Are Couscous And Quinoa Interchangeable? How Are They Different?
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If you've ever considered substituting quinoa for couscous, you’re not alone. They may not be similarly grained or may not be the same nutritionally, but they're the best substitute for each other. While quinoa is a seed, classified as a whole grain, couscous is actually a pasta! It's made with semolina flour from durum wheat, mixed with water. 

The small-grained couscous is of Moroccan origin, while the more popular pearl couscous is from Israel. They're both usable in preparations consisting of meat and veggies and they can both replace rice. Although, quinoa is widely deemed to be the healthier option. Quinoa is a complete protein and has all nine essential amino acids that our bodies cannot make on their own. 

Quinoa is also naturally gluten-free, unlike couscous. However, how are the two ingredients different from each other? Let's find out 

How Are Quinoa And Couscous Different?

The smaller the couscous, the fluffier it's supposed to be in texture whereas it becomes chewier when they expand. In contrast, quinoa has a slightly nutty flavour and crunchier texture. Both products absorb water or stock just like rice does, without the need to drain them. You may prepare both using chicken or vegetable broth to improve their taste. 

Quinoa contains a range of antioxidants that reduce inflammation and prevent cancer risk and it contains nearly 15% more protein than couscous, twice as much fibre, and twelve times more fat. Though quinoa is healthier, couscous is perhaps more convenient since it needs a shorter cooking time and can be ready in under 8 minutes.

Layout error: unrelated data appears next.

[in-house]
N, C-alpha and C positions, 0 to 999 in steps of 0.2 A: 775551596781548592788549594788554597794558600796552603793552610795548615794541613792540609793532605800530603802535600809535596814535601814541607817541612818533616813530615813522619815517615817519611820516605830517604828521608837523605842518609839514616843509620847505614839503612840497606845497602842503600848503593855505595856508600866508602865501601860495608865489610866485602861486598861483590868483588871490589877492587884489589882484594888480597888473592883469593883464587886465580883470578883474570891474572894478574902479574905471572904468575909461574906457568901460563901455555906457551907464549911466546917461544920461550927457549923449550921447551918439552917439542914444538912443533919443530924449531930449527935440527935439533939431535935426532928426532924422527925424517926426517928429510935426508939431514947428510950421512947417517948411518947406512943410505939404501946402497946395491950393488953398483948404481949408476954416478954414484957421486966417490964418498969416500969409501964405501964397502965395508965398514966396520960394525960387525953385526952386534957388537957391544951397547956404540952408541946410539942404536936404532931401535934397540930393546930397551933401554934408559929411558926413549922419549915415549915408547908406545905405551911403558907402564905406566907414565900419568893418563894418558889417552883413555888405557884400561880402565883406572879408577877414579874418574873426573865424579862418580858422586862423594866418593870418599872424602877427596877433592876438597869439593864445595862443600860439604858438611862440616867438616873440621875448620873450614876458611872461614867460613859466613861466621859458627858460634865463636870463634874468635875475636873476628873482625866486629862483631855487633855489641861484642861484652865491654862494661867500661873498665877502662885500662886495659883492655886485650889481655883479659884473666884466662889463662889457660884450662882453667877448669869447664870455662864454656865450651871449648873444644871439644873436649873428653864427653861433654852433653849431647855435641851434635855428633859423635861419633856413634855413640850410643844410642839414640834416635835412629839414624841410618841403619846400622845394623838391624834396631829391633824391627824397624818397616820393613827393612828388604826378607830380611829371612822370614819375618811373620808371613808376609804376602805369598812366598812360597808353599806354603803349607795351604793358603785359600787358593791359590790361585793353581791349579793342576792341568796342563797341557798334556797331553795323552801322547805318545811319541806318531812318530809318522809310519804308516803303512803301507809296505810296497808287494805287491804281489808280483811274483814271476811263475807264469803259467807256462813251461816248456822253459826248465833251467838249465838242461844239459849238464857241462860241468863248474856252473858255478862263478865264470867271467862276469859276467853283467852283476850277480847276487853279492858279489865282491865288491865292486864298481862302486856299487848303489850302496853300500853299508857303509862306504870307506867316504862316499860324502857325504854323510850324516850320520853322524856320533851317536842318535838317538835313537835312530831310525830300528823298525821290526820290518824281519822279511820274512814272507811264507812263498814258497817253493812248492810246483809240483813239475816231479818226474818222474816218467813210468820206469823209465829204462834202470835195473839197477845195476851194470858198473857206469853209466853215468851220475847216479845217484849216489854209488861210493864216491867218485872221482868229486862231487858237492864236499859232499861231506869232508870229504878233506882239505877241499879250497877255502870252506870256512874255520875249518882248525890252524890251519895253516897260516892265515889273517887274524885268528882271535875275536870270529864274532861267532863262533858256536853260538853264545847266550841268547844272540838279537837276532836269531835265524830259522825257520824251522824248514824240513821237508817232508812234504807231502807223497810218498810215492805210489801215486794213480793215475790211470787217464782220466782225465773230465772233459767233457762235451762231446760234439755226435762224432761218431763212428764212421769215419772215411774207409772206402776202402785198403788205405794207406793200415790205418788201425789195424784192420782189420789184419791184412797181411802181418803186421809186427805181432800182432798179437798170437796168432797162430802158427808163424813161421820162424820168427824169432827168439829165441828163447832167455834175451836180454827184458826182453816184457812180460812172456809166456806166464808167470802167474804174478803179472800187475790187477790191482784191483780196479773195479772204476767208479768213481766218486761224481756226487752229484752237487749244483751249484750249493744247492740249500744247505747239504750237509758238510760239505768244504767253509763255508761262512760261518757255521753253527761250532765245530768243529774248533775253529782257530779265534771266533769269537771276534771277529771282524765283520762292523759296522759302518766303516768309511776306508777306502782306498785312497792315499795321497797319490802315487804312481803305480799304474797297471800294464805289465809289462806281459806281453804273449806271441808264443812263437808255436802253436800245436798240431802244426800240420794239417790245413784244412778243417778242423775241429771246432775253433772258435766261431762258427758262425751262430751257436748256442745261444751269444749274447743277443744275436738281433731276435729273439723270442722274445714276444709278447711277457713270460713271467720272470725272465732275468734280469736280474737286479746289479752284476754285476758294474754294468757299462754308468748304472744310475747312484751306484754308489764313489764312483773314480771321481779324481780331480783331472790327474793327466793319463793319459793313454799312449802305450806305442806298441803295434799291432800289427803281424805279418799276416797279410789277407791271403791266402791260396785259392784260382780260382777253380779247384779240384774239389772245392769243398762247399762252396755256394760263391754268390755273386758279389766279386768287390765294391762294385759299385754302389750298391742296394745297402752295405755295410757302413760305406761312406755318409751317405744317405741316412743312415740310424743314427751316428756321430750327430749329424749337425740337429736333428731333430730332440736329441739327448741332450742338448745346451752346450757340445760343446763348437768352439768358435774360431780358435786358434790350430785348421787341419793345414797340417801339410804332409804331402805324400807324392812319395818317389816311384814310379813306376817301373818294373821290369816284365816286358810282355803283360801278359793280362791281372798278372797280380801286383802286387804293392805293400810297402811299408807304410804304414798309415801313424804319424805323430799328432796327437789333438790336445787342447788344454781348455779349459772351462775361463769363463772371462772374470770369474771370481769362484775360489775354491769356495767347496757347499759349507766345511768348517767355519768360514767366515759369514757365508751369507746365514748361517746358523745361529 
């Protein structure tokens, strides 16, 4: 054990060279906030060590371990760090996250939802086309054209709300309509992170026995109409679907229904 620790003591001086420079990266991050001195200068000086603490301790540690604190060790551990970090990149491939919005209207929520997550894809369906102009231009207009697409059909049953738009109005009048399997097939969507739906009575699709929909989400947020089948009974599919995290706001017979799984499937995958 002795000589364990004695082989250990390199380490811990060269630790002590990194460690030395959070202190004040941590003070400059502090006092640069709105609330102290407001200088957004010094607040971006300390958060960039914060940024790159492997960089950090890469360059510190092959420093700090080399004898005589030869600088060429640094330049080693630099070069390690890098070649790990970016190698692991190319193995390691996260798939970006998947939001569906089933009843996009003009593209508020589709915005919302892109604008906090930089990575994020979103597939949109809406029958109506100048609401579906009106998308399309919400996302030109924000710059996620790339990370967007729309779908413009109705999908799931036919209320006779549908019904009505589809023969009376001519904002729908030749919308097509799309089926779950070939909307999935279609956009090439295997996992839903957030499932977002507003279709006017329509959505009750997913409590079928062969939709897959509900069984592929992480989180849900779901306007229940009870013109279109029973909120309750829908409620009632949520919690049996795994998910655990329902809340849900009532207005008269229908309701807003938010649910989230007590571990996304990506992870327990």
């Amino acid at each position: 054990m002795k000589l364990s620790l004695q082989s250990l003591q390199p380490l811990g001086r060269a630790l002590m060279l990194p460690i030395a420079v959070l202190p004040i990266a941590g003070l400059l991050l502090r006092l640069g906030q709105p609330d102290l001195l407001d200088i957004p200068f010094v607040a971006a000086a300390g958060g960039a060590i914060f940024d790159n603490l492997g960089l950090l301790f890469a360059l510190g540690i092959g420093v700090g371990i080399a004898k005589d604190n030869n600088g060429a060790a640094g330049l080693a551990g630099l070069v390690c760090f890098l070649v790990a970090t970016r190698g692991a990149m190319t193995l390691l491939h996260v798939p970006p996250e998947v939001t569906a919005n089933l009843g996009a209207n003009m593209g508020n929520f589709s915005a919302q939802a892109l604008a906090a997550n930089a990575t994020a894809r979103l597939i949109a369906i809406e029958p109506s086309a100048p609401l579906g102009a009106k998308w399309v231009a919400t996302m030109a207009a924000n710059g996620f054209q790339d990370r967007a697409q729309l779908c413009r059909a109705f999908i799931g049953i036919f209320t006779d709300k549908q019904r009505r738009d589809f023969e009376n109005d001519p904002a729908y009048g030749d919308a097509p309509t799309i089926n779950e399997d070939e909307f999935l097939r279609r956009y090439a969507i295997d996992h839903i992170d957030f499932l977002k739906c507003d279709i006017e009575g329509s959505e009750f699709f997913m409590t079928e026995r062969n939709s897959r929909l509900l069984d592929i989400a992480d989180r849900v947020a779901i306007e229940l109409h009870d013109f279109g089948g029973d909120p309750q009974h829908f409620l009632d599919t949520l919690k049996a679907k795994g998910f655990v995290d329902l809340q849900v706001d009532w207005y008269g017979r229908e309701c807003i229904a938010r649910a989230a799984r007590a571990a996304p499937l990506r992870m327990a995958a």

Quinoa, much like any grain, takes more time but actually cooks faster than rice and most grains, in under 15 minutes. Moreover, since couscous resembles pasta in taste, chances are it can replace pasta better than quinoa does. Quinoa on the other hand is a better replacement for rice since they're both naturally gluten-free and and are safe for people diagnosed with celiac disease. One cup of couscous contains 36 grams of carbs, 6 grams of protein and 0.3 grams of fat.

How Do They Differ In Preparation?

Moroccan couscous, often referred to as instant couscous is easier to cook with. If you plan to cook 1 cup of small-grained Moroccan couscous, you'll need 1 cup of boiling broth or water. Remember the less water you use the drier your couscous will be. Quinoa also needs water to attain the right level of fluffiness. The basic ratio is 1 cup quinoa to 2 cups water. Simply combine the quinoa and water in a medium pot. Bring to a boil and simmer for 15 minutes on low heat. Remove the pot from the heat and let it sit for 10 minutes to get fluffy quinoa.